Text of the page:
"If you have Yuni and Gomey driving in runs and doing the things they're doing, where they're hitting in the batting order," Brewers manager Ron Roenicke said, "we should be really good."
Ryan Braun also drove in a run in the decisive first against Rangers right-hander Justin Grimm and is tied with Betancourt for the team lead in RBIs, with 24. But it's Betancourt who finds himself leading the club in long balls after smacking No. 8 on Tuesday night, and everyone trails Gomez's National League-leading .364 batting average.
The question now is whether the Brewers' free-swinging leaders can keep it up.
"I think the at-bats can stay consistent if [Gomez] keeps going with what he's doing," Roenicke said. "Yuni, to keep driving the ball like he's doing, it's impressive. But he's squaring up a lot of baseballs. [Rangers third baseman Adrian] Beltre made a nice play on him down the line that we could have got another run on. But [Betancourt], he's different. He's seeing the ball different. I know he's still not walking."
Lately, Betancourt has been trotting. All of his home runs have come since April 16.
His career high for home runs was 16, in 588 at-bats for the Royals in 2010. Will he break that personal best?
"I don't know for the season, but I already have eight homers," Betancourt said. "I feel great. I feel healthy. I'll try."
Brewers third baseman Aramis Ramirez hit his first home run of an injury-shortened season in the seventh inning, a solo shot for insurance.
Tom Gorzelanny, Brandon Kintzler and Jim Henderson (seventh save) finished a badly-needed victory for a club that had just been swept in four games by the NL Central-leading Cardinals.
"After you have the rough five games and then the day off, then you come back and make five runs right away and Wily throws the ball good, it's a good start," Gomez said. "It [brings] the energy back to the team."
Gomez did endure some pain in the fifth inning, when a Grimm pitch struck the top of Gomez's left hand. Gomez took off for first base, but plate umpire Laz Diaz ruled the baseball had struck Gomez's bat and called the batter back to the plate for what turned into a strike-him-out, throw-him-out double play.
"They say it's a foul ball, but I've got a big bruise," Gomez said.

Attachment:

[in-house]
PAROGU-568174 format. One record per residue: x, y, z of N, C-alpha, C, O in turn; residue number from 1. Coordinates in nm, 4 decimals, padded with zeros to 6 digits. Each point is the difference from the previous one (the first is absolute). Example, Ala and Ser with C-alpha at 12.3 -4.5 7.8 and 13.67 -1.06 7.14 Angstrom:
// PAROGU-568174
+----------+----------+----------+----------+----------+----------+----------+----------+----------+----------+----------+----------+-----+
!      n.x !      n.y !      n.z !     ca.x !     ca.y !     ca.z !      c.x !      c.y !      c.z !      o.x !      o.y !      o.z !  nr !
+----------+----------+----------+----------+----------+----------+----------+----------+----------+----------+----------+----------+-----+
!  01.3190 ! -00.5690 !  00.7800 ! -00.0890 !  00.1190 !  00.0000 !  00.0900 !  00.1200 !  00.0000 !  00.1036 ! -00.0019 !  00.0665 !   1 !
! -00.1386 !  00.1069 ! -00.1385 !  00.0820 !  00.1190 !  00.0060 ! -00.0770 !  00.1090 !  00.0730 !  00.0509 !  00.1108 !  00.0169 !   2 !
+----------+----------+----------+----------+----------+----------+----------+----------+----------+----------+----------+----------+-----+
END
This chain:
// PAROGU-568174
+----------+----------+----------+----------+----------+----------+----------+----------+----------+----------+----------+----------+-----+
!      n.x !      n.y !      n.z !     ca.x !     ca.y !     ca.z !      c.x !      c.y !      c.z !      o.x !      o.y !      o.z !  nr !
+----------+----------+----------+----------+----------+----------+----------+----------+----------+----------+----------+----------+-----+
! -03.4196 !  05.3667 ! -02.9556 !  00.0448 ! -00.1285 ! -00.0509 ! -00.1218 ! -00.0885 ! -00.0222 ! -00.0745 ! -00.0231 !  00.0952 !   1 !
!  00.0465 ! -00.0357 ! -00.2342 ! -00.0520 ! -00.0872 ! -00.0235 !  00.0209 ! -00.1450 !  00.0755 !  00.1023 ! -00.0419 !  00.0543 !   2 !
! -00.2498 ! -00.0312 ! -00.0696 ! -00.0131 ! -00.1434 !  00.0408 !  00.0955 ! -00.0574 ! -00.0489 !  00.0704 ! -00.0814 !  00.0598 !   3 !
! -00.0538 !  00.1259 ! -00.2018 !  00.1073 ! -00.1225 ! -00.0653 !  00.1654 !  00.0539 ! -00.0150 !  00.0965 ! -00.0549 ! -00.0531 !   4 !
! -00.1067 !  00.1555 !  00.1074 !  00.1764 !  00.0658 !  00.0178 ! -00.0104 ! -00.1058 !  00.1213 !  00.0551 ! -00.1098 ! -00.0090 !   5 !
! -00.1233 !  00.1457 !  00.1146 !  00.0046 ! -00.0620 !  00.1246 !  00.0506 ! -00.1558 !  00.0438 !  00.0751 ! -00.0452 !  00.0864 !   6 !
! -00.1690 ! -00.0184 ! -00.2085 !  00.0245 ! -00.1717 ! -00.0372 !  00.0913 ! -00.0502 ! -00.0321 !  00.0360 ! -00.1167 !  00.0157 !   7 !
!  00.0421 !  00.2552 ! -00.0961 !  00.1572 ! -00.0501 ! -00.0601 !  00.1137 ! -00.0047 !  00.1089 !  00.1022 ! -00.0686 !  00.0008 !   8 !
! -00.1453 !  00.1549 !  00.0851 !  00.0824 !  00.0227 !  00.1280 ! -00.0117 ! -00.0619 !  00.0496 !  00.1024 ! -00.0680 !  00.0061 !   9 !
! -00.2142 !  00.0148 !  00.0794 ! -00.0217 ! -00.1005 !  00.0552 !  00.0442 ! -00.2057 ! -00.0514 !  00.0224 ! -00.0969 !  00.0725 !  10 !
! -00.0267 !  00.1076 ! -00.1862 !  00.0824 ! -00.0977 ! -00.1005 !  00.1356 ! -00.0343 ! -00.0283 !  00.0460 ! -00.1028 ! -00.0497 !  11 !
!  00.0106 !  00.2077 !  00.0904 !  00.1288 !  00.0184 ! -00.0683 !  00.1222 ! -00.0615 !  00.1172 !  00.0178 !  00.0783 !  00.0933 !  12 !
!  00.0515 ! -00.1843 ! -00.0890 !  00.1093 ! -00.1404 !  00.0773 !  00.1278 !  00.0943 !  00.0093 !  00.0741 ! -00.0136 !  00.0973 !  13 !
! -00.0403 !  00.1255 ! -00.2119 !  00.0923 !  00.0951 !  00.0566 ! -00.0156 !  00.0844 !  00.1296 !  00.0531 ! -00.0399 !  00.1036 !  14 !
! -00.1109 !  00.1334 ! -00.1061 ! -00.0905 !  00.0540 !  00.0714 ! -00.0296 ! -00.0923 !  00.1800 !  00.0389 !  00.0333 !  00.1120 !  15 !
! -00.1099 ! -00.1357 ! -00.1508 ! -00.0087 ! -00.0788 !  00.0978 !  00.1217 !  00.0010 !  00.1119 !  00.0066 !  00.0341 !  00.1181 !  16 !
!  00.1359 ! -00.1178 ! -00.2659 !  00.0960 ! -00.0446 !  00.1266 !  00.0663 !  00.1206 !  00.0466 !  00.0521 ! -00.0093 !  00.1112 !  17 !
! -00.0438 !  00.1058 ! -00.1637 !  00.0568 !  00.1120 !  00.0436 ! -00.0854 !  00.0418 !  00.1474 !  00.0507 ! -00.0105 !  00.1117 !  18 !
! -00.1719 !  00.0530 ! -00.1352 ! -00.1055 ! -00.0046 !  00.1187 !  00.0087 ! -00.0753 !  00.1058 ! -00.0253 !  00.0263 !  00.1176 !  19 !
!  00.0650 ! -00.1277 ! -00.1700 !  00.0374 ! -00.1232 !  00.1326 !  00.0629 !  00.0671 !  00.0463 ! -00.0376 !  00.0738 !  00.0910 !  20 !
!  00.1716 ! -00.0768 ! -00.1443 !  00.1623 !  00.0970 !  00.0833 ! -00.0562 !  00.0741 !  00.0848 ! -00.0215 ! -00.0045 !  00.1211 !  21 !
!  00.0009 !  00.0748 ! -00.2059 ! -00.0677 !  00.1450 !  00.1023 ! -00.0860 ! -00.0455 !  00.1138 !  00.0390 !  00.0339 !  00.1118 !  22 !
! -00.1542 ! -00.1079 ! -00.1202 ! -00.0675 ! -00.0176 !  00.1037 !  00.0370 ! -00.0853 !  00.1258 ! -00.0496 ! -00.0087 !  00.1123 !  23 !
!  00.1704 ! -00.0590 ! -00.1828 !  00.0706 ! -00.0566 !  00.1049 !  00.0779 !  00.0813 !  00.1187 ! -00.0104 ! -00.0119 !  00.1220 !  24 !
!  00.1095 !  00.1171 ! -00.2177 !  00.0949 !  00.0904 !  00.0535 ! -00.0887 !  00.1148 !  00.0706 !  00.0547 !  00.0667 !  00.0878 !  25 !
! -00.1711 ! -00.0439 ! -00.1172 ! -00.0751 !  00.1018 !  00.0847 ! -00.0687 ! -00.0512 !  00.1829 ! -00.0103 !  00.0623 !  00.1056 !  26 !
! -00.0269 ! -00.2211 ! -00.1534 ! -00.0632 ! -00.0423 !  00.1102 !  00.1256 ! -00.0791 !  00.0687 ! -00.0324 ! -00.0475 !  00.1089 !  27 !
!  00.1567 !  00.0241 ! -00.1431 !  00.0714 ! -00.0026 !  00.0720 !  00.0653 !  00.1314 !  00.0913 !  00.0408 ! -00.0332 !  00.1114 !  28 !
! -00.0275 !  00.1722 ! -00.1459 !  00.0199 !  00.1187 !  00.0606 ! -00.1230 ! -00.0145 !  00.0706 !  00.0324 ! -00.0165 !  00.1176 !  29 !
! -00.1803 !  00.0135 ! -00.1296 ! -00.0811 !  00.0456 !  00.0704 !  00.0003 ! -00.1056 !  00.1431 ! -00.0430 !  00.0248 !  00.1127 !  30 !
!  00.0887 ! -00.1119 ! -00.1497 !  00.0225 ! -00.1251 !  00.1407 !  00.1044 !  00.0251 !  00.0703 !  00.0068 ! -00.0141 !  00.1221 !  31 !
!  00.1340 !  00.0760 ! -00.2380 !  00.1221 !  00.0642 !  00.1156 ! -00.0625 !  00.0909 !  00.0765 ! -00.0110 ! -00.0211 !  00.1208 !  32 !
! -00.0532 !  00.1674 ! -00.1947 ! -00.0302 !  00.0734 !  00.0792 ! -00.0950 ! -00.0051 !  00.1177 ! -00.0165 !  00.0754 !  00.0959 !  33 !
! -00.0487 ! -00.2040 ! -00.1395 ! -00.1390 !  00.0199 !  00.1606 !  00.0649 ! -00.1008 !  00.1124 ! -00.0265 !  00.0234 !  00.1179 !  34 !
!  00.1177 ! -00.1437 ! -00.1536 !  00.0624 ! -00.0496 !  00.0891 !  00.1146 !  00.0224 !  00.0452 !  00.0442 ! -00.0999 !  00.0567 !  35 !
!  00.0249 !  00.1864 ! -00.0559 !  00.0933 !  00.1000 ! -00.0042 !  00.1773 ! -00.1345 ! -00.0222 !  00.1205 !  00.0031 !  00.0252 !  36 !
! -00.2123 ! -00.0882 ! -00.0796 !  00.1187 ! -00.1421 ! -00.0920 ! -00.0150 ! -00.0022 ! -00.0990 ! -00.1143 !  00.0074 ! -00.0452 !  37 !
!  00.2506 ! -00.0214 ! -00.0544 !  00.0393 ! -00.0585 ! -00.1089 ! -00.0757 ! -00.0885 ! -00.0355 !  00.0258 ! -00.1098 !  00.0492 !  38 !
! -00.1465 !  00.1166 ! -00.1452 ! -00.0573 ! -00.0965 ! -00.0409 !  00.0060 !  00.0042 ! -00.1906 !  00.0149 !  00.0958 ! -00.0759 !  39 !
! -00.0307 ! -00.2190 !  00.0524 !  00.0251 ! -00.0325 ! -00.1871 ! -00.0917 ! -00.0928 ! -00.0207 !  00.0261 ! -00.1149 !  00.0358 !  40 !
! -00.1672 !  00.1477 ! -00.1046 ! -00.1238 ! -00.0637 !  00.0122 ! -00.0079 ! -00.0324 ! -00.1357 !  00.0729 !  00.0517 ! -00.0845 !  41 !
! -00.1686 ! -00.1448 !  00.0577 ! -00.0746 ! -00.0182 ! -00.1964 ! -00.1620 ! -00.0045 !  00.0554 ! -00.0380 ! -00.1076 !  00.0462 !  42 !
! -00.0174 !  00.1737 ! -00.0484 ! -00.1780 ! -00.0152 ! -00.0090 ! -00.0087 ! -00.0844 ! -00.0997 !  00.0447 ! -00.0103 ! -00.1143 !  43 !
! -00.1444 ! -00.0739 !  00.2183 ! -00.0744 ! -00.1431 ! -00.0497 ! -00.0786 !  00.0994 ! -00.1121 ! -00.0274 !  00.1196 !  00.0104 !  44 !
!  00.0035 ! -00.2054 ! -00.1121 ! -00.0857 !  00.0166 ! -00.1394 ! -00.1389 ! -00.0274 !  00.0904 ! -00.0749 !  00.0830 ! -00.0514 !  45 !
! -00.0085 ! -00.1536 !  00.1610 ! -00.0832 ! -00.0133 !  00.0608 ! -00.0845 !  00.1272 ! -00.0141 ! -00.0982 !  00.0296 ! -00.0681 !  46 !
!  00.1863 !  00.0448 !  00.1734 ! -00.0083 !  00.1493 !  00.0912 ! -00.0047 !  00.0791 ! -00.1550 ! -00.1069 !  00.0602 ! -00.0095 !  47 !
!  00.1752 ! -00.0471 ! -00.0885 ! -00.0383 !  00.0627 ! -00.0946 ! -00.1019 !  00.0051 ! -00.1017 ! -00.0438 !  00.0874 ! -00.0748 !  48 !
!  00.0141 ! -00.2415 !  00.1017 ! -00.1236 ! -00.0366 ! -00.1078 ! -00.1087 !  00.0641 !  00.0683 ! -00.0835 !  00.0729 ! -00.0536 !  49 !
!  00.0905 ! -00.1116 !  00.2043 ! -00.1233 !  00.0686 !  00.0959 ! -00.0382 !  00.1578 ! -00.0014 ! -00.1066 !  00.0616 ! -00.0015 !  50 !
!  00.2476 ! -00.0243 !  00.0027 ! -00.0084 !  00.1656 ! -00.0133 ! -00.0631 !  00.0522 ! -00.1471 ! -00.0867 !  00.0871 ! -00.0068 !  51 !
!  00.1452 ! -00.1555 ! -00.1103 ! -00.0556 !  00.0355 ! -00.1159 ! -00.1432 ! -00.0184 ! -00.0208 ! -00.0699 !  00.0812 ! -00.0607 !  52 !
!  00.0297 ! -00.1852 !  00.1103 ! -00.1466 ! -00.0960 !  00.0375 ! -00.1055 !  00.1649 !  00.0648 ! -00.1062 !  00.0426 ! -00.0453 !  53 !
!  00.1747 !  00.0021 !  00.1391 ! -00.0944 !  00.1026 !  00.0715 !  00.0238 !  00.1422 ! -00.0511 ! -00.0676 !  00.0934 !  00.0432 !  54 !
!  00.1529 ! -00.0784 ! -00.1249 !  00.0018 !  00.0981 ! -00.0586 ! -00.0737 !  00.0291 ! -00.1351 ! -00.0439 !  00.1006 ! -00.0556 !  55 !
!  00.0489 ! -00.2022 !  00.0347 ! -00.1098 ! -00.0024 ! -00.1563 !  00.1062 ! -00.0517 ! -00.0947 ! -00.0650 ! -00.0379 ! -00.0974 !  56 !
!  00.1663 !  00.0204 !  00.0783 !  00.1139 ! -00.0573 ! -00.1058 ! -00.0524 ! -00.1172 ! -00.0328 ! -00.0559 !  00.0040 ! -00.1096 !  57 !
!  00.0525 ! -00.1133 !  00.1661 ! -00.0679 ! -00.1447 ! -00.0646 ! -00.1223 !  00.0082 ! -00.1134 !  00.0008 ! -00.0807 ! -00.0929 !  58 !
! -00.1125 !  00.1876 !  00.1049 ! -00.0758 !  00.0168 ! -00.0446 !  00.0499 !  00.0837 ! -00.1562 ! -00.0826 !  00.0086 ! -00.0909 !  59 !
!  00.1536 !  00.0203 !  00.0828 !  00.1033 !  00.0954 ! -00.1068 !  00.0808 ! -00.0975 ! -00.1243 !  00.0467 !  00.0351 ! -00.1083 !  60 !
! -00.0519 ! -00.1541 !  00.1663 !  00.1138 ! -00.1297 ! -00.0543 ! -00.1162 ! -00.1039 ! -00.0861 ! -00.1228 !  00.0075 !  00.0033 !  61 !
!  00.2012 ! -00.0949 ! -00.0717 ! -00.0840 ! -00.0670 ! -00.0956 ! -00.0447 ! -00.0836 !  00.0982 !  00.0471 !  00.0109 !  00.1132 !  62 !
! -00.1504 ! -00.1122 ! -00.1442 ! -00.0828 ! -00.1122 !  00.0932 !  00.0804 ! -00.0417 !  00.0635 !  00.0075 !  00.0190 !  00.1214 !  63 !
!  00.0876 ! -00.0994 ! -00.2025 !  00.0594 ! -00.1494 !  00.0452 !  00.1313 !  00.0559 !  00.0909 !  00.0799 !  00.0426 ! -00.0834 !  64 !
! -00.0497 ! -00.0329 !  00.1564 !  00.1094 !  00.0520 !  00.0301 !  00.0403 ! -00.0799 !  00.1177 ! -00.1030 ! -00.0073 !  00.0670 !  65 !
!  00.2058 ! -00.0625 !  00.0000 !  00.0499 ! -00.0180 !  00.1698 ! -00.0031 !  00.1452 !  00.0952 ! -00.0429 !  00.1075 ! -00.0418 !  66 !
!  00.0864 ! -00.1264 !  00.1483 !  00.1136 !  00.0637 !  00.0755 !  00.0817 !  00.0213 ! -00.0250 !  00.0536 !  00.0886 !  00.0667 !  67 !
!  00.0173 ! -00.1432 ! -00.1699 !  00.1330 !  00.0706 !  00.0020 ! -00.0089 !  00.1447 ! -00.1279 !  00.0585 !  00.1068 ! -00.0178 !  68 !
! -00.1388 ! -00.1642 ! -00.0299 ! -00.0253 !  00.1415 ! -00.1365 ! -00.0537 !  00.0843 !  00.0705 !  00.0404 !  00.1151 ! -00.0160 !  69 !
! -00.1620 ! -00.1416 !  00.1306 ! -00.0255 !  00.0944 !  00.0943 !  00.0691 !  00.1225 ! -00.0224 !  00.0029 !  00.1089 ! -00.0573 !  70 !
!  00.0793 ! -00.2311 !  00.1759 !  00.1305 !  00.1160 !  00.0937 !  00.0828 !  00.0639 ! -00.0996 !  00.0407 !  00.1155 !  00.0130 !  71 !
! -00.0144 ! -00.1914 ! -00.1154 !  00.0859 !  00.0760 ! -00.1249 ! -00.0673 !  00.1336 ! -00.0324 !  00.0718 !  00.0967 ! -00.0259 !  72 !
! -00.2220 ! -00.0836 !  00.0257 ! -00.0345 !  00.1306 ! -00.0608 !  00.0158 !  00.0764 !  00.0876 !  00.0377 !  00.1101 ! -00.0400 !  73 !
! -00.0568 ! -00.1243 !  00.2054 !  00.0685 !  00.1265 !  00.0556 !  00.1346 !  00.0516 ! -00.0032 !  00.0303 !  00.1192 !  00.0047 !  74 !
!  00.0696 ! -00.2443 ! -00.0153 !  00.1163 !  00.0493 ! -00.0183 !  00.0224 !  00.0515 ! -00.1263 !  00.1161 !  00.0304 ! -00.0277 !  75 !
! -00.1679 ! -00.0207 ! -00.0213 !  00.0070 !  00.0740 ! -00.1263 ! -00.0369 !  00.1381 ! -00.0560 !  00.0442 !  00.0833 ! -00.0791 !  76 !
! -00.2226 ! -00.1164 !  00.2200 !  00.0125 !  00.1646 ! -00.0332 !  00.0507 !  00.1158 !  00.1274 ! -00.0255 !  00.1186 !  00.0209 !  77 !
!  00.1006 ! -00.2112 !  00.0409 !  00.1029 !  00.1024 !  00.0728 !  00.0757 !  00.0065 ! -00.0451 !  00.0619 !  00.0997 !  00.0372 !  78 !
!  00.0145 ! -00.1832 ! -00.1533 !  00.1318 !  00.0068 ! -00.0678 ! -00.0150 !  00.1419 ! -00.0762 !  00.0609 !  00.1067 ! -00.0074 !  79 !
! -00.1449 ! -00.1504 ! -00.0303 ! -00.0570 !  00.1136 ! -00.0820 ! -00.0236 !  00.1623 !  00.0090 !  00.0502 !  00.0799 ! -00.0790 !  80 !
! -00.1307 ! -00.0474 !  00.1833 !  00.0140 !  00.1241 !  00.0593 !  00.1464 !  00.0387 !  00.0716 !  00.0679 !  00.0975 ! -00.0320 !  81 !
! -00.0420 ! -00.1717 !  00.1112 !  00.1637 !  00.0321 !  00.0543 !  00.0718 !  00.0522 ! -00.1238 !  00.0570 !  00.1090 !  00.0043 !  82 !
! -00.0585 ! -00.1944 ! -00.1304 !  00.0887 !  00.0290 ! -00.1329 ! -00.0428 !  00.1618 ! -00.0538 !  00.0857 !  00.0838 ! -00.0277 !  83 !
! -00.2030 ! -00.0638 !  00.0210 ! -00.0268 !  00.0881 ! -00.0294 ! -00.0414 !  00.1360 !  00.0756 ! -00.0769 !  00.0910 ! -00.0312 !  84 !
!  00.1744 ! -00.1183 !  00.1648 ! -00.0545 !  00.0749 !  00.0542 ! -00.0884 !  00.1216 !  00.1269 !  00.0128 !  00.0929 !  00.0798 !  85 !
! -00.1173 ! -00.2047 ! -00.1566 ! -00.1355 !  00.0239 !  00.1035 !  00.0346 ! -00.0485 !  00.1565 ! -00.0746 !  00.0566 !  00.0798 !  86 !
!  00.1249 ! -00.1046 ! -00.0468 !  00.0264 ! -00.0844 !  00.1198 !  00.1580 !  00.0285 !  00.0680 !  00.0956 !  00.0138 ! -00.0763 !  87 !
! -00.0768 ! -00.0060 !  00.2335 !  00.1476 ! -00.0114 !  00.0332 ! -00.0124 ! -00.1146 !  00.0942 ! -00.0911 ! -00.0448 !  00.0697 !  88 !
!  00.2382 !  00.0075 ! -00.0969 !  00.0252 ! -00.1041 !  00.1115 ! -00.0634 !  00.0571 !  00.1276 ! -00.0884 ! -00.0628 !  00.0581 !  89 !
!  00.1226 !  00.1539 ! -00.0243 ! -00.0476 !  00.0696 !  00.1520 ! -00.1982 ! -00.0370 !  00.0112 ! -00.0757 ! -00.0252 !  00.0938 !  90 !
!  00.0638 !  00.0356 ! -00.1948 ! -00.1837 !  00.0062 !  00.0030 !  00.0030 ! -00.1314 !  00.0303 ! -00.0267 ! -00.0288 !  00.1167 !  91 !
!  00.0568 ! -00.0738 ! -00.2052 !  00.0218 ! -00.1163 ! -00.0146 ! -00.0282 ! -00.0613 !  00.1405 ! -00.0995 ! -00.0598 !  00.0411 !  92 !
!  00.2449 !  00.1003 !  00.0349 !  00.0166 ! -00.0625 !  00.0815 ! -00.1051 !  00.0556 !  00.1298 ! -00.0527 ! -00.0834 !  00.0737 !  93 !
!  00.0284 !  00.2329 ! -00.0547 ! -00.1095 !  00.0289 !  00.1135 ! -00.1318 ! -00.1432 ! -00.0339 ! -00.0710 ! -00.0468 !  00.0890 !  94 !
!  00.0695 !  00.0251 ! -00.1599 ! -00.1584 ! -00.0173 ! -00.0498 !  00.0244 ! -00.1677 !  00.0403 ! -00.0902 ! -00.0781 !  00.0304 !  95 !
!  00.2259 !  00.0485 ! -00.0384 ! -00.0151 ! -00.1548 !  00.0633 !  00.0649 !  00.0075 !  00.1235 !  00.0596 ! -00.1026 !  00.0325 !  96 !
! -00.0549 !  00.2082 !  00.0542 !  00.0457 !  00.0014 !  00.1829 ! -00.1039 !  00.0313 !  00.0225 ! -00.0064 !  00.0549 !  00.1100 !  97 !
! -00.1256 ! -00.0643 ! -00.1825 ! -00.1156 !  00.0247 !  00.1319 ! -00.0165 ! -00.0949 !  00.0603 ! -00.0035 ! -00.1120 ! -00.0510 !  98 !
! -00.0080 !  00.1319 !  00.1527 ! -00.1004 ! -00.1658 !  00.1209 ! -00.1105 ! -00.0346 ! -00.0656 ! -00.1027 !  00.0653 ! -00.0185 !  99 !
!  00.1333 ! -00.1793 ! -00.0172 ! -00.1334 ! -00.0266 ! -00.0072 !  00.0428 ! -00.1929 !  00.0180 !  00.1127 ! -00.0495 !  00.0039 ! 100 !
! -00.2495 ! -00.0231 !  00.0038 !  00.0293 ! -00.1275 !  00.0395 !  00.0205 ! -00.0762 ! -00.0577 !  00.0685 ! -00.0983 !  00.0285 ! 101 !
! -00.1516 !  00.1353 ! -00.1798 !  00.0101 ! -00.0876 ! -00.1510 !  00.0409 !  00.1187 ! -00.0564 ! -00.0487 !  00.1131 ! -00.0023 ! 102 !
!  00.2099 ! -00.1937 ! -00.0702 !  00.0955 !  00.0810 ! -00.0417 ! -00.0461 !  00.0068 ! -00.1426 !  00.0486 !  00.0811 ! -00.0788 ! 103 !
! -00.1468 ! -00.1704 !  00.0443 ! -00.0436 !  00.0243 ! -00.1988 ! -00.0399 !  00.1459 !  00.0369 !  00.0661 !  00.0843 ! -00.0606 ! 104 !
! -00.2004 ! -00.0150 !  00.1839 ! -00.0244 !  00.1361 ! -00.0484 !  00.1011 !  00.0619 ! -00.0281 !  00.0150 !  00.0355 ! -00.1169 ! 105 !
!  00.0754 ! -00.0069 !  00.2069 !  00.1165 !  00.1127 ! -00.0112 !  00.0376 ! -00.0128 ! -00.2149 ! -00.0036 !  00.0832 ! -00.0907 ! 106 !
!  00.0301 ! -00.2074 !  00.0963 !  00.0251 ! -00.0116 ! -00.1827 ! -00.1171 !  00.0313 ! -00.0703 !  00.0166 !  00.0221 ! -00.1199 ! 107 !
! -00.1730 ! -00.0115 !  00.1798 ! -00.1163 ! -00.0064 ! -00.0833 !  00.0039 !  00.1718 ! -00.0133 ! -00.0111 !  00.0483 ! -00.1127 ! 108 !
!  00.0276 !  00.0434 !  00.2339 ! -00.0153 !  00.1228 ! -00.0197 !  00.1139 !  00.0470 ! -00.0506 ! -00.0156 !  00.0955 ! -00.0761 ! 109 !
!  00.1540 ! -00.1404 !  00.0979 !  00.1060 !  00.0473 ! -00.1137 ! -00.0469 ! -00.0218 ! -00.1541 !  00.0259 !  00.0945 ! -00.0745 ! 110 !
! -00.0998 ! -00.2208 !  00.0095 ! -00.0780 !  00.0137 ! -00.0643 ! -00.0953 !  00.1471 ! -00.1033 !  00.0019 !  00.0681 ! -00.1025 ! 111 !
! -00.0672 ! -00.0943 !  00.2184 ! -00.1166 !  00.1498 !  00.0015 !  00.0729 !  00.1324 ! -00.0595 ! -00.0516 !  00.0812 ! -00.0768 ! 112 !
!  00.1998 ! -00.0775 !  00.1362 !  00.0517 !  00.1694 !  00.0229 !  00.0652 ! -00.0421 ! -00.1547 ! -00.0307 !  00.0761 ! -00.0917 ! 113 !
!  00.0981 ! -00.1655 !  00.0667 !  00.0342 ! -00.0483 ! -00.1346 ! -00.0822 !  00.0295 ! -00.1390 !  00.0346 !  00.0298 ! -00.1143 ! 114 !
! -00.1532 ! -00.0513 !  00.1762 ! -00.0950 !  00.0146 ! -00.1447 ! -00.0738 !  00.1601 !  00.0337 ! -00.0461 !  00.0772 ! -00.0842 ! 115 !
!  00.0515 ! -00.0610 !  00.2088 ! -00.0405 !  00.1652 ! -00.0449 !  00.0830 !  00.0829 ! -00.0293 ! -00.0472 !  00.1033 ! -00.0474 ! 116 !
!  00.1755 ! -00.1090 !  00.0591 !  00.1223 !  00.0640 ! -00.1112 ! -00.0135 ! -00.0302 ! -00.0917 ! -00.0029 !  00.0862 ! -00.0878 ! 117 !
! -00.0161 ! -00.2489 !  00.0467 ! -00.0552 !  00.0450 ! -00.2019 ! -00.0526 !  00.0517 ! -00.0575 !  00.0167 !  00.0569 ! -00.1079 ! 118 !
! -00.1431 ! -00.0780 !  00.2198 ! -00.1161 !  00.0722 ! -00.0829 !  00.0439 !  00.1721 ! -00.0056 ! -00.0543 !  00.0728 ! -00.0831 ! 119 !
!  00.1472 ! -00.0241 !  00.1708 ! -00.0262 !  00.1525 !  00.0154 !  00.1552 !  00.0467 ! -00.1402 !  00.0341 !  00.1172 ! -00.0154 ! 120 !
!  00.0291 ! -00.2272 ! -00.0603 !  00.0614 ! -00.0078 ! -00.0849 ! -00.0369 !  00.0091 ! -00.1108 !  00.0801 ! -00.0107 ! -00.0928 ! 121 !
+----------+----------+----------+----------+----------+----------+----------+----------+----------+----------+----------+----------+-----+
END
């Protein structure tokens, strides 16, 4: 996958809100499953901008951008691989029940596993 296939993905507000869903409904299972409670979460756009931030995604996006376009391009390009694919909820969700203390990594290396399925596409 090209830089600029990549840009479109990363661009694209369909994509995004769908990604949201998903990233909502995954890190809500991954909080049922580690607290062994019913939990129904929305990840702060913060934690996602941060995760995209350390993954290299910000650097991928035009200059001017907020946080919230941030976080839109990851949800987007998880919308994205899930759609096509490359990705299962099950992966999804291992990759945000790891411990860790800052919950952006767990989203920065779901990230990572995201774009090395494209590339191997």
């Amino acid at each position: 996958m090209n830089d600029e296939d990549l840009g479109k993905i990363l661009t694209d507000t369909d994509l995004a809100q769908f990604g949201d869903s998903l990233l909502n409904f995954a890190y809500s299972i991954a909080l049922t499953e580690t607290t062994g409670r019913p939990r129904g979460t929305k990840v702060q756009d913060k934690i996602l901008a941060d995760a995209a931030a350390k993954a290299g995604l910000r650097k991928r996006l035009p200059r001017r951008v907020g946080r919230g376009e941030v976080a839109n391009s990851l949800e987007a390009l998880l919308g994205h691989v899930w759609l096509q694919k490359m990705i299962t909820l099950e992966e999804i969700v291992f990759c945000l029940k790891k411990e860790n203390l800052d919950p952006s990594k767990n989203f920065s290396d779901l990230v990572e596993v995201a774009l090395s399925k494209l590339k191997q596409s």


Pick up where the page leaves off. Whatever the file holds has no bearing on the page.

He shrugged, and referred to a moment earlier in the homestand when he got away with a hit by pitch on a ball that actually did strike his bat.
"You have to take it like a man," Gomez said, adding, "It's brutal, because they take an at-bat away. I'm not joking with my at-bats."
Peralta (3-2) won for the third time in four starts after allowing three runs, two earned, on five hits in six innings. He did not walk a batter, struck out two and induced groundouts or strikeouts for 11 of his first 15 outs.
"Great sinker today," Roenicke said. "It was a great game for him. This is a really tough lineup to go through."
The Brewers' first-inning outburst represented a rarity for Rangers rookie Grimm (2-2), who had not allowed more than three earned runs in any of his four starts this season. The right-hander threw each of his first 14 pitches for strikes, and 15 of his first 16, but found himself facing an early deficit, no thanks to his defense.
After Norichika Aoki led off with an infield single and Jean Segura singled up the middle, Braun hit a drive to deep right field, where former Brewers farmhand Nelson Cruz had a play but couldn't make it. Aoki ran through third-base coach Ed Sedar's stop sign to score, but Segura appeared to read the play as an out, and turned to retreat to first with Braun already chugging to second. Segura made it back to second base, and Braun's hit went in the books as a long single.
Grimm retired the next two batters before Gomez hit a double to medium left field that eluded David Murphy -- he said he lost the baseball in the lights -- and rolled toward the warning track, allowing both Segura and Braun to score. Four pitches later, Betancourt hit a low changeup for a two-run homer and a 5-0 lead.
"He's always had power," Rangers manager Ron Washington said. "Now he's doing a good job with it."
What about Gomez, the Brewers' other big hitter?
"That guy has been coming for a long time and he's starting to find himself," Washington said. "I don't know if he's going to be a .360 hitter, but he's getting better. He can be a dangerous player because he's got speed and he plays the game hard."